Heiata Lee is a native Tahitian who was trained and certified at the Conservatoire Artistique de la Polynésie Française (Artistic Conservatory of French Polynesia) in the art of ‘Ori Tahiti. That said, she was trained in ‘Ori Tahiti since she was a child and brought her passion for the dance to Singapore when she came in 2011 with her family.
Establishing the ‘Ori Tahiti Singapore (OTS) in 2013, Heiata taught and promoted the Tahitian culture in Singapore through dance. Besides spreading the Polynesian spirit and culture, she has also trained the OTS teachers to embody the philosophy of dance, strength, love and humility.
Heiata leading an ‘Ori Tahiti session
Although Heiata has moved back to Tahiti, we caught up with her in an email interview to find out more about her passion for dance and how it can cross the borders of language and race.
Q: Could you explain to us a little bit about ‘ori Tahiti and what makes it so special to you?
‘Ori Tahiti means Tahitian dance – ‘Ori means “dance” and Tahiti is a French Polynesia island. This dance expresses my cultural identity, my origin and my way of life. I was born and grew up in Tahiti and started learning this dance at the age of 7. The rhythm, the music and the energy of ‘Ori Tahiti makes me feel alive, tells the story of my ancestors and gives the meaning of life. I really feel peaceful, happy and proud when I dance ‘Ori Tahiti.
Q: When did you learn that you had a passion and calling for dance?
I have danced ‘Ori Tahiti since I was 7 years old. I dance it because it’s more than a passion. This was and is my way of expressing my identity and sharing my story with people. When I was in France for my studies, I missed my culture and naturally, I danced ‘Ori Tahiti to feel like home.
Q: When you came to Singapore in 2011, what brought you here and why did you decide to teach this dance?
I came in Singapore in 2011 because my husband got an opportunity to work in Singapore. I did not want to look for a job but I wanted to do what I love, to feel like home in a new country – which was to dance ‘Ori Tahiti!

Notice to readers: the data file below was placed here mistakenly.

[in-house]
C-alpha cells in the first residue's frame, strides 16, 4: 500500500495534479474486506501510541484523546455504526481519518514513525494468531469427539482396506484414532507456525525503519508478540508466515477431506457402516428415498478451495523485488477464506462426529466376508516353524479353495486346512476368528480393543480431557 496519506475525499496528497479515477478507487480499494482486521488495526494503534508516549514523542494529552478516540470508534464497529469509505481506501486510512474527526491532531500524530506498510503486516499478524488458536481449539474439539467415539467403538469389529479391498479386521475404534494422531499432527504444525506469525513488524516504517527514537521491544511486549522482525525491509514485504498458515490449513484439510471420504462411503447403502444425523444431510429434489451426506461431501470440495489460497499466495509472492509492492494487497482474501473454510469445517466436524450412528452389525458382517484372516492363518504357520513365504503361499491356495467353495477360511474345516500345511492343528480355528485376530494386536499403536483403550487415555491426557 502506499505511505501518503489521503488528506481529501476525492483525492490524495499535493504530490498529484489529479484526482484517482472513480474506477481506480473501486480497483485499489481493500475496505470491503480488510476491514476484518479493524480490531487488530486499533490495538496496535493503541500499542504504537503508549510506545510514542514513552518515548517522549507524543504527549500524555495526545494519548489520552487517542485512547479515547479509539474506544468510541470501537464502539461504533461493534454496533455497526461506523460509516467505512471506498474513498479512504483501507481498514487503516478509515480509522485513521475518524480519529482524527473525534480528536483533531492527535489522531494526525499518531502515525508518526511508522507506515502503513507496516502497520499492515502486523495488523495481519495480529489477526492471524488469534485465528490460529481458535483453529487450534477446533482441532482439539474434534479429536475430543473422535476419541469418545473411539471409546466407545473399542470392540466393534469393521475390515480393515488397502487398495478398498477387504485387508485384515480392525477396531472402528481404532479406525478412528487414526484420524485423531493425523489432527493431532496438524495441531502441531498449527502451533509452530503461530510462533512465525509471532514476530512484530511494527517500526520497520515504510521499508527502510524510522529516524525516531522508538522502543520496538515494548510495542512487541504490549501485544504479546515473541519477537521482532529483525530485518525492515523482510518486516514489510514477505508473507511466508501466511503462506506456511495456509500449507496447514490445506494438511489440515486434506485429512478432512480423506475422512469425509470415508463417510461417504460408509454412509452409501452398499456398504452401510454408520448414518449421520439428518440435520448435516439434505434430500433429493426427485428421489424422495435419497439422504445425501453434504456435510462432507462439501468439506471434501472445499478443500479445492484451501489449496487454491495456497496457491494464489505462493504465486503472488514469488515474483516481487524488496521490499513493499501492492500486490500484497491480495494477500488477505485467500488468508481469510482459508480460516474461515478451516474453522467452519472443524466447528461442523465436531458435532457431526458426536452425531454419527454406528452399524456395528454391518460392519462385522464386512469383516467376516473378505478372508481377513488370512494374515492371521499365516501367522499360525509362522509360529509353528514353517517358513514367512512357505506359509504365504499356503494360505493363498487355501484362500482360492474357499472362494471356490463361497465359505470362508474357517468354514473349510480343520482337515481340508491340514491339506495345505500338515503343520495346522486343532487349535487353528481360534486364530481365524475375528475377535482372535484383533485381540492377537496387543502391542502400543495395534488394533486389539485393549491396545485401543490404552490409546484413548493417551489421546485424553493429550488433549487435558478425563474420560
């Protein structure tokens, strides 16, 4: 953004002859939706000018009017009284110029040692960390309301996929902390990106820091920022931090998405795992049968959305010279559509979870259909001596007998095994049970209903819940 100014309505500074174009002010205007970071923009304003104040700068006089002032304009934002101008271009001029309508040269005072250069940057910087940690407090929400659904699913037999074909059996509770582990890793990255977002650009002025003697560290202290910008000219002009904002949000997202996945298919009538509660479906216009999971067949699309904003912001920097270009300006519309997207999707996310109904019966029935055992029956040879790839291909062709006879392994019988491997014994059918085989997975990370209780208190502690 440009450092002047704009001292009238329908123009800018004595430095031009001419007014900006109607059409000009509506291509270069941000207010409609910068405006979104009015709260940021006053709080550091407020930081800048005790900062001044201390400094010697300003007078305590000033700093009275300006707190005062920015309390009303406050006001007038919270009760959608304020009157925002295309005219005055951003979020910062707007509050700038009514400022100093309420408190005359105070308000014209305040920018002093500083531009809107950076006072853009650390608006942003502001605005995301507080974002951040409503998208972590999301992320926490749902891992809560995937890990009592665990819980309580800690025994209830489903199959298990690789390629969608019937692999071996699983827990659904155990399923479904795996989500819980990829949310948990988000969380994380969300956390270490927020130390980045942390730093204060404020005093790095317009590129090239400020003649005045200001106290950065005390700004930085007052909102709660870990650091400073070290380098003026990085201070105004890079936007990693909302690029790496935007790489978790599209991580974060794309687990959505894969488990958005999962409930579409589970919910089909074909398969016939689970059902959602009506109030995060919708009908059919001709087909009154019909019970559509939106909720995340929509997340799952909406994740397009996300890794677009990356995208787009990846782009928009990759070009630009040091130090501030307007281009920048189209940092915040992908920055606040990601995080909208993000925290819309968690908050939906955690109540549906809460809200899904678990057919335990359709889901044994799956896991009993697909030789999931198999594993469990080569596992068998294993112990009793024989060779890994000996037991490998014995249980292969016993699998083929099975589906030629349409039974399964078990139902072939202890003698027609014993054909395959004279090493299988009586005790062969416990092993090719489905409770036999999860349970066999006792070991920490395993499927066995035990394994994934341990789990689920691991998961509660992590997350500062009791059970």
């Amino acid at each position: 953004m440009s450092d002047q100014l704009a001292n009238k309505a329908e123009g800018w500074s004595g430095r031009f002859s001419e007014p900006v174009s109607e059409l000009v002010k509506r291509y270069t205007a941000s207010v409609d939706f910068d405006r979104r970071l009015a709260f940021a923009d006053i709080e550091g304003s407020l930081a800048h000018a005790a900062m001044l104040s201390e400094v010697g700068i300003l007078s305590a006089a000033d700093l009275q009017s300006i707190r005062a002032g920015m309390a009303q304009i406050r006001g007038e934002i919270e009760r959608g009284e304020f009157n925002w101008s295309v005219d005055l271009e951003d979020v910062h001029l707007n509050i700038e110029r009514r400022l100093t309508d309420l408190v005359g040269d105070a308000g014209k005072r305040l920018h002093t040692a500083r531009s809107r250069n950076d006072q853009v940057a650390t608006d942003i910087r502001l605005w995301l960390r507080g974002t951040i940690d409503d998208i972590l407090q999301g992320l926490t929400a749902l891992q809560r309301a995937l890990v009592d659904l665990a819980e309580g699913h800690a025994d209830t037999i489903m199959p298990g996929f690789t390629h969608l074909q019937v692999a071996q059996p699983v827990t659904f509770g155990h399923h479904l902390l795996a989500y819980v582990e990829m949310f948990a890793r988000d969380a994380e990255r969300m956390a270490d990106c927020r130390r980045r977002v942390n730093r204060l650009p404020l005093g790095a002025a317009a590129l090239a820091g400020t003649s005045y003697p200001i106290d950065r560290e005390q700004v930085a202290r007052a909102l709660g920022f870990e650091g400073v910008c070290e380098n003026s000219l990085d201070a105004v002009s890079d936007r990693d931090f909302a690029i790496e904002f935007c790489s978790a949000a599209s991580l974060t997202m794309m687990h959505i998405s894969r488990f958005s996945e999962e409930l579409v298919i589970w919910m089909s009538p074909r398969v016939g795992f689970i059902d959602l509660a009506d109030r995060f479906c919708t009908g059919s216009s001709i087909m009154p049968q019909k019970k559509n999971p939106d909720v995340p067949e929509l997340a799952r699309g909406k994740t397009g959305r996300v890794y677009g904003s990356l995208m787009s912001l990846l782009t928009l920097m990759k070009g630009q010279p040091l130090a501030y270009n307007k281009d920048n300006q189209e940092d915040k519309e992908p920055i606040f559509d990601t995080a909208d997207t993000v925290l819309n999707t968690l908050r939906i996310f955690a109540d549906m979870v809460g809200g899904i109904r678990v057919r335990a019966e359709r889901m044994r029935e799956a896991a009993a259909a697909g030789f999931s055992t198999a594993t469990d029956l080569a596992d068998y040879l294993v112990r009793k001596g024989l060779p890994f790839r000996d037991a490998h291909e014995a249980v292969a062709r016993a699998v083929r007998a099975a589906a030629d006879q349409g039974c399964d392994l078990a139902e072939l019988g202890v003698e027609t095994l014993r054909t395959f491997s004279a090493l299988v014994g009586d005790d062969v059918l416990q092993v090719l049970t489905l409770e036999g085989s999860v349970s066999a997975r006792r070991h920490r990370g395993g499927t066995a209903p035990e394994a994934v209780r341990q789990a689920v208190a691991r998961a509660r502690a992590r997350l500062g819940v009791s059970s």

Q: Was it difficult setting up at first and how did you manage to spread the love of this dance to a country with different cultures?
I did not feel any difficulty to setting up at first because I had the support of my family. I’m lucky to be able to do what I love. When I started teaching ‘Ori Tahiti in Singapore, I was just being myself, explaining my culture and sharing the love I have for it. By behaving like that, people became interested in Polynesian culture. I even managed to bring some Singaporeans to Tahiti!
Q: Could you explain some of the unique gestures and their meanings in the dance?
|The hands are closed, we pick up the flower and show it. This means “FLOWER”.|
|One hand at the eye, the other arm is extended. This means “LOOK” or “I SEE”.|
|One hand up showing the sky and the other hand is showing the land. This means “LAND”, “GROUND”, “EARTH”|
|Both hands are at the heart level, making small waves. This means “LOVE”, “FROM THE HEART”.|
|Both hands up, showing the sky. This means “ANCESTORS”|
Q: What do you think about the flashmob on 12 May that OTS will be conducting?
The international Flashmob ‘Ori Tahiti is a good opportunity to promote Polynesian culture around the world. Already more than 50 cities in 22 different countries are participating, I thought to add Singapore into the list to extend the Polynesian spirit, and at the same time, promote Singapore to the ‘Ori Tahiti world.
‘Ori Tahiti Flashmob done by OTS
Q: How do you think dance can affect one’s overall wellbeing?
‘Ori Tahiti is firstly a cultural dance: there is always a meaning behind every gesture, dance steps, rhythm, beats and lyrics. This meaning touches your heart and your soul. Needless to say that as a dance, ‘Ori Tahiti is an awesome cardio workout, strengthens core, abs, legs and glutes. This dance boosts your self-confidence.
Q: What are your plans in the future for OTS and/or the spread of ‘ori Tahiti?
‘Ori Tahiti Singapore promotes Polynesian culture through ‘Ori Tahiti. We are sharing our passion for this dance with respect towards the Polynesian tradition. In the future, OTS would like to build an ‘Ori Tahiti community and share with them the Tahitian native knowledge and cultural experience, in order to discover and learn more about Polynesia and its dance.
We wish Heiata and OTS all the best in their future endeavours with regards to promoting Tahitian culture! If you’re interested to learn ‘Ori Tahiti, do visit OTS’ website at www.oritahiti-sg.com.
If you would like to be part of the flashmob on 12 May, OTS will be conducting 3 free workshops (yes, free!) to make sure all participants learn the traditional song and choreography. No experience required and children are also welcomed! Details of the workshops are as follows:
- Wed, 25 April at 11.45am at The Substation, Level 2
- Thu, 26 April at 7pm at Goodman Arts Centre, Blk B #03-13
- Sat, 28 April at 12pm at The Substation, Level 2
Participants of the flashmob can register online here.
Photo credits: Heiata Lee